A lot of popular “genre” fiction is laid out as a puzzle, each with different rules to resolve the puzzle. Mysteries are the most obvious example, but so too are romance, science fiction, and even nonfiction (Malcolm Gladwell is particularly fond of setting up his books and book chapters as puzzles).
Video games, too, are often puzzles, each also falling into particular genres — the platformer, the RTS, the tycoon game. The game engine reinforces the genre by defining what puzzles are possible; the genius of Portal was to discover that the physics engine of the FPS could be used to create new puzzles. But while we’ve seen increasing sophistication and complexity in physics-based puzzles, we’re not seeing quite the same diversity in what I call “social physics engine.”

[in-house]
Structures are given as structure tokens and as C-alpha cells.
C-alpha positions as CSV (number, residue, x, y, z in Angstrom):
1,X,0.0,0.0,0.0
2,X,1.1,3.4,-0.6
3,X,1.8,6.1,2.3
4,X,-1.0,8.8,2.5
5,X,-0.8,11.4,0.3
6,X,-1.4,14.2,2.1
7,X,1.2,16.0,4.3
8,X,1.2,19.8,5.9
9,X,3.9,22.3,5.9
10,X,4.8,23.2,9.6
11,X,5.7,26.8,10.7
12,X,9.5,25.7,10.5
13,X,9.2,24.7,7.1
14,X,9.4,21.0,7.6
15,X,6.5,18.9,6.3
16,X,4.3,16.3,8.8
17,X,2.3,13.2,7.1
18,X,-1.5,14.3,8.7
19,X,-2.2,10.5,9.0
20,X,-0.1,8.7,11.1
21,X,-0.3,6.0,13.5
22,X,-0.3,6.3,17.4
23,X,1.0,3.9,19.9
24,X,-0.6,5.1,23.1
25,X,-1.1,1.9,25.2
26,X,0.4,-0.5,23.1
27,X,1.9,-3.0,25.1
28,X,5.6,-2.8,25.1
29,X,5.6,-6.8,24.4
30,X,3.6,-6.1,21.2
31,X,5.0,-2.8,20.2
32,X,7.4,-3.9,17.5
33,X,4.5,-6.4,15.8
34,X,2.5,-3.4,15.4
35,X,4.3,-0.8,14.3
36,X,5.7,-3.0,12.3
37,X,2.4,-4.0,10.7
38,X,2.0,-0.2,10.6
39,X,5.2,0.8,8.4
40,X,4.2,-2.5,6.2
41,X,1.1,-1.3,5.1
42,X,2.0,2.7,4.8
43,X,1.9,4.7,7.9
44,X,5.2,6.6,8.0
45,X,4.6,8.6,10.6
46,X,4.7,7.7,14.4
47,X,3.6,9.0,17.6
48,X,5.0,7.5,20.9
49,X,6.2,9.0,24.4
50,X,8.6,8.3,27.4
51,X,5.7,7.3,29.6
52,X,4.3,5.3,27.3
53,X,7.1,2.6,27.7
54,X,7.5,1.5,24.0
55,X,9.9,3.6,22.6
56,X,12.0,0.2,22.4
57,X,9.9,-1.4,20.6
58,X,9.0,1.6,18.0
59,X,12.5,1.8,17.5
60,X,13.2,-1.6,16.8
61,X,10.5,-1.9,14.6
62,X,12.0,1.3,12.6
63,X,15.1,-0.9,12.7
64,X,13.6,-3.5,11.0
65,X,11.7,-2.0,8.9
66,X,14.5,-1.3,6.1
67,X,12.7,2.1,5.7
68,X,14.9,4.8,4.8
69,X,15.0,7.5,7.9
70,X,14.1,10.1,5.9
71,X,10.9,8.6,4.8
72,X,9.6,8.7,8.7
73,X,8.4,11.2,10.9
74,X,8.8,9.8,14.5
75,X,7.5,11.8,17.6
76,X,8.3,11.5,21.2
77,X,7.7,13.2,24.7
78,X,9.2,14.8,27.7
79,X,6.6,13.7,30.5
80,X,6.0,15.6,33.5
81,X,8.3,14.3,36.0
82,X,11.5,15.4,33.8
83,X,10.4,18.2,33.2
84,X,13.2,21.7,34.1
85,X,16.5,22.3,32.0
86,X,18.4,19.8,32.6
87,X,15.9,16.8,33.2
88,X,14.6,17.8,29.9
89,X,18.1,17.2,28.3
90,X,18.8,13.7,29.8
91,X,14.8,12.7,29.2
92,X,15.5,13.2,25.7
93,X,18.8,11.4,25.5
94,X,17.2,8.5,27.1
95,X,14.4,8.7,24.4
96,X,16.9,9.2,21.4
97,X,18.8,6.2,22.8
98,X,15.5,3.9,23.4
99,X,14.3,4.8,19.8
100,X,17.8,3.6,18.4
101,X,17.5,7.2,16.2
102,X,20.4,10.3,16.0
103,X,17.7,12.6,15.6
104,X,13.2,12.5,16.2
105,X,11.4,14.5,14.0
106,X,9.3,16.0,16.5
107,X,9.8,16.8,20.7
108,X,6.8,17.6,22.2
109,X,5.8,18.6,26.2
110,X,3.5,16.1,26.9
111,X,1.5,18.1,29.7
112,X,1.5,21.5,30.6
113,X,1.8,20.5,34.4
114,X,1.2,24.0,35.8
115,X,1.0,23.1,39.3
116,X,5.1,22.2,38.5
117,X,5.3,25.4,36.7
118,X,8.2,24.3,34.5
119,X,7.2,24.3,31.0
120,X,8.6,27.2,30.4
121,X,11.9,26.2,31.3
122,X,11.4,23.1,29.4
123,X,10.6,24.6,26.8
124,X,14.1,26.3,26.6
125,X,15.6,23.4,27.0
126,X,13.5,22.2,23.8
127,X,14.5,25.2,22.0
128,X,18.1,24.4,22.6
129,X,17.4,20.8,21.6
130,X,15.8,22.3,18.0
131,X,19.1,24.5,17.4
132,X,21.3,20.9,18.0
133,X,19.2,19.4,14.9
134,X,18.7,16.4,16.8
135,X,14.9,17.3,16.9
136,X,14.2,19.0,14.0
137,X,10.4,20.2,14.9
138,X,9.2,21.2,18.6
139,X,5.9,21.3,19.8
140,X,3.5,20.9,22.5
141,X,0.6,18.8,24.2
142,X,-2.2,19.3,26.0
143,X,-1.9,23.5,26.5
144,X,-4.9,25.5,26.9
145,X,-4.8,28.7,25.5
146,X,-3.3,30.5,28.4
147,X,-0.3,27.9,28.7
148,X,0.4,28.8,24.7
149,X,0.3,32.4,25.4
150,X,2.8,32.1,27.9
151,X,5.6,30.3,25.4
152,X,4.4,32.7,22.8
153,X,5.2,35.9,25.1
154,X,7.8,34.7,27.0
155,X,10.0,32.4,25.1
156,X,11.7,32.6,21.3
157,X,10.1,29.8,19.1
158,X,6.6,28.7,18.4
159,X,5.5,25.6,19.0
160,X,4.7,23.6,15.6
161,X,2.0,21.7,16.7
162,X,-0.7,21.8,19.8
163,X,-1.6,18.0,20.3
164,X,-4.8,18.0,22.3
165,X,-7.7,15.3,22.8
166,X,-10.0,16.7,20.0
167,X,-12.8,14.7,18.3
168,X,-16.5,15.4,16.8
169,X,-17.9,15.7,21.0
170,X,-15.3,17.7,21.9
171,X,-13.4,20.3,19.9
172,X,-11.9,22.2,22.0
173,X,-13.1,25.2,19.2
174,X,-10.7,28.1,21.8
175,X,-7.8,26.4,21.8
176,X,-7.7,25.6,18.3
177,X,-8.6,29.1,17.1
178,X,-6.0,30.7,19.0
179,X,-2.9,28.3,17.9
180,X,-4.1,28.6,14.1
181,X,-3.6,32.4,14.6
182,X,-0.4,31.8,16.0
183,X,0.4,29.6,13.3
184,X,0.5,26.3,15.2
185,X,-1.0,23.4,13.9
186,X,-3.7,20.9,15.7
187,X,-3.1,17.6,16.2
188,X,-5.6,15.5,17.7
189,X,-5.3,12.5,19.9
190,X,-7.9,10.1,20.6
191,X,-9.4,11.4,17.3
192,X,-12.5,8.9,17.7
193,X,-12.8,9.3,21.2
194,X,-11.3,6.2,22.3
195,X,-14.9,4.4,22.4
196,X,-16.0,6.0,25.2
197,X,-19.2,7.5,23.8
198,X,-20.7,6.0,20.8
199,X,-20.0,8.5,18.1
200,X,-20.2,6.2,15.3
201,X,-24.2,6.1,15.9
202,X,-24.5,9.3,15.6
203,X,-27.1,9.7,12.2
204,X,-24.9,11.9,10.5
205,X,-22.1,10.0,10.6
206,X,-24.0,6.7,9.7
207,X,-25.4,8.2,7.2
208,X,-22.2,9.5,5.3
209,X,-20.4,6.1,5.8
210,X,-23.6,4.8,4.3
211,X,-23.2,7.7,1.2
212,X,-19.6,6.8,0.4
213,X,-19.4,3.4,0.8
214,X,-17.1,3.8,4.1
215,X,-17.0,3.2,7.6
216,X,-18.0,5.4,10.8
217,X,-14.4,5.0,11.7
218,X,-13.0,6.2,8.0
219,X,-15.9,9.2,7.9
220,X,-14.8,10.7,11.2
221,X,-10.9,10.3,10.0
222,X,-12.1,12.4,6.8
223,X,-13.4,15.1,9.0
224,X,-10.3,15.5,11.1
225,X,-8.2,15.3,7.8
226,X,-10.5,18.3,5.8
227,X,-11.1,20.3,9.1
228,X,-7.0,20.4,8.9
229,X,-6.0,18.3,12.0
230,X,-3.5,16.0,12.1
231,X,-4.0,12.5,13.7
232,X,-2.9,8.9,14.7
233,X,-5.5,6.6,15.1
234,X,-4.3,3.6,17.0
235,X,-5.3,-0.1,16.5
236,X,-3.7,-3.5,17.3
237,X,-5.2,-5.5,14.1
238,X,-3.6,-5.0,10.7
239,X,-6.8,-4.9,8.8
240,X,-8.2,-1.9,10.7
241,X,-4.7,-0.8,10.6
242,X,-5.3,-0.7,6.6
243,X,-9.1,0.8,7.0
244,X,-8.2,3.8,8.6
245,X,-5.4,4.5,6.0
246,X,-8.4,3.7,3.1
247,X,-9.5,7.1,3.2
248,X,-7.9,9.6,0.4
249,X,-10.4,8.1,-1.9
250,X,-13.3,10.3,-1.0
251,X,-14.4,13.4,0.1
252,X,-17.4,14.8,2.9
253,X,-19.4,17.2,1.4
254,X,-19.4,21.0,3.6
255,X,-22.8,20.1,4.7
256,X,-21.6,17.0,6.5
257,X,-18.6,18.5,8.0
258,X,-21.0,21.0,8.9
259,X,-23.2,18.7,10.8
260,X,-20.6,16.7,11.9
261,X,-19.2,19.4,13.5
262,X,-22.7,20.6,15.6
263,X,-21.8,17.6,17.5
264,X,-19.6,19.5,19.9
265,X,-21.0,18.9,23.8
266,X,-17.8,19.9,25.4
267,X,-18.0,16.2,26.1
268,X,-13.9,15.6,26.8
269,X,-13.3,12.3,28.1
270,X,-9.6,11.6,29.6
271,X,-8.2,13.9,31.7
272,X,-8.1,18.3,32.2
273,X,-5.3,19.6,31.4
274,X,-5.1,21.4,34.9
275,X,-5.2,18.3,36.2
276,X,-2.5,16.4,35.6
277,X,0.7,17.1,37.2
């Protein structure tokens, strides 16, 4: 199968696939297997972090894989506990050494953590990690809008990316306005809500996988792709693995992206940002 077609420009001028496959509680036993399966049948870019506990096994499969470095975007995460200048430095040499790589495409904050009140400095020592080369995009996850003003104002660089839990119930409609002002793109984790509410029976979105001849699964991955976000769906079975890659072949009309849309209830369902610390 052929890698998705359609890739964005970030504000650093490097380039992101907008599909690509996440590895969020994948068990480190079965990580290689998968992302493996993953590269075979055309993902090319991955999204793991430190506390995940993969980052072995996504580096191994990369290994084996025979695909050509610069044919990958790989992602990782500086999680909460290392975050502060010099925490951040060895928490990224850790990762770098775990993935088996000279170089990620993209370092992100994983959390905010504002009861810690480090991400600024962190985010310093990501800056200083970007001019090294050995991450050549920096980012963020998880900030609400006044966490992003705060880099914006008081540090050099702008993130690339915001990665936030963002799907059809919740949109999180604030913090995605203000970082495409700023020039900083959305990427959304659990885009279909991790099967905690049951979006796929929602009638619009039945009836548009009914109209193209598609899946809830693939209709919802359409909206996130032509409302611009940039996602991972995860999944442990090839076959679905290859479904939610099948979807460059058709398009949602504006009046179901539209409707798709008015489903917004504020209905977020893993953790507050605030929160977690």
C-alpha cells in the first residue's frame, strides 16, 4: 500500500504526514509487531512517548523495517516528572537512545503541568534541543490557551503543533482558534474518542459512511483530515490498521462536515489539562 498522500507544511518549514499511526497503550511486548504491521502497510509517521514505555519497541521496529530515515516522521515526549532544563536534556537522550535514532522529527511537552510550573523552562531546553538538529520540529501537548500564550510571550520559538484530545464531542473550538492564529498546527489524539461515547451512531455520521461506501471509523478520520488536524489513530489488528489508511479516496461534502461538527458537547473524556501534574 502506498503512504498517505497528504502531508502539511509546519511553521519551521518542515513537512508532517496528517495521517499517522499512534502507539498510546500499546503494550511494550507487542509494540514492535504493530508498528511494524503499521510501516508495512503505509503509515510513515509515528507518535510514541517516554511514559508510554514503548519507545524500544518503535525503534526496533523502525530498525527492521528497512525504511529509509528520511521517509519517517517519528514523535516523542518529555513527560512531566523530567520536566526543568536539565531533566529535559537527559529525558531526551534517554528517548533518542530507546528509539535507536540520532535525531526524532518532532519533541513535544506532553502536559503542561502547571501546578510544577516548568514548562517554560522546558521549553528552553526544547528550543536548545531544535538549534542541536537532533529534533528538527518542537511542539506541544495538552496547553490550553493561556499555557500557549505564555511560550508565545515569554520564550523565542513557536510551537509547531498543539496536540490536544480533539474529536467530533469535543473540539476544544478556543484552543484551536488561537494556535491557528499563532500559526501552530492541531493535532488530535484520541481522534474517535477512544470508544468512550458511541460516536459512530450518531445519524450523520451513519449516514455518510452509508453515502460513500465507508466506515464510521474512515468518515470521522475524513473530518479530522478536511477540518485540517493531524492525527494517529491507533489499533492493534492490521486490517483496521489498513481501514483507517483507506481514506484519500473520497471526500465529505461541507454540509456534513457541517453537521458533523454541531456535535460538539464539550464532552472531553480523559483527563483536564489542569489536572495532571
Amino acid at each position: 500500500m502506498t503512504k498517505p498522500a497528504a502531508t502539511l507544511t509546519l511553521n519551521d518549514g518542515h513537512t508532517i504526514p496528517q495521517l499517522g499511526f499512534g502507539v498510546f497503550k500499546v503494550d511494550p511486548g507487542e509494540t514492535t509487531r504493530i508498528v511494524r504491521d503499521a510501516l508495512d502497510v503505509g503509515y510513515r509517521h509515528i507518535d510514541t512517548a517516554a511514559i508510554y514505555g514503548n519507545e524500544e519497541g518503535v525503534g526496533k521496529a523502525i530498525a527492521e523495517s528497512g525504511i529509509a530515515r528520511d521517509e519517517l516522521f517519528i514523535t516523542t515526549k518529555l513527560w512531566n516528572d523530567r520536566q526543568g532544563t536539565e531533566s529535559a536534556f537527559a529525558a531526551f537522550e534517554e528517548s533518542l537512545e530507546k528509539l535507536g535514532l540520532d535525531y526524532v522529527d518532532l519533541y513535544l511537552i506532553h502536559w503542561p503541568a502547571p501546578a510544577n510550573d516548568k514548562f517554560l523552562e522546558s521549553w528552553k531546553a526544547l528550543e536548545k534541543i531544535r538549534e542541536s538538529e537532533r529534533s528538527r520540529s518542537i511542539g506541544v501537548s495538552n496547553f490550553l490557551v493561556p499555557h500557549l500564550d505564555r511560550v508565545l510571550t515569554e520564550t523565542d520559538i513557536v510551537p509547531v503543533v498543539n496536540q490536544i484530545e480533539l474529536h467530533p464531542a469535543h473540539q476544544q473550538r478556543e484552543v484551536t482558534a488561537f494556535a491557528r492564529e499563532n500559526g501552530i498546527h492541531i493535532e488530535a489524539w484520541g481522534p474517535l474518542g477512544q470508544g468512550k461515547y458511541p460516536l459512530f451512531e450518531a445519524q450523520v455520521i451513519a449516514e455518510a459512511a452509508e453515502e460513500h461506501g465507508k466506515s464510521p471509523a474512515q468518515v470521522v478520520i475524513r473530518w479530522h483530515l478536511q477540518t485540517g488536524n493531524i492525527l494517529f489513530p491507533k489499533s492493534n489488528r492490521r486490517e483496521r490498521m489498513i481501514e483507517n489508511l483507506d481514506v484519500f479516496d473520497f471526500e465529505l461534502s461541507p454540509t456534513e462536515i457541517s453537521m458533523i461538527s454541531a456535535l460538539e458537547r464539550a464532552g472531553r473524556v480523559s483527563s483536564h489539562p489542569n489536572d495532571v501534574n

Not that games are totally lacking in social physics. Fable 2 simply refines the kind of interaction found in Harvest Moon and other “village” games. (Let’s not get into dating games here!). And everyone knows about the best-selling franchise of all time, The Sims. But while making friends and influencing people can be challenging in this genre, there’s nothing all that puzzling about it. Your average pulp romance novel has more suspense built around its “social physics” than these game titles.
I would like to imagine one day having a game built around social dynamics (whether with AI or real people) with the same engaged immersion as Portal succeeded with physics.Explore posts in the same categories: Gaming, theories of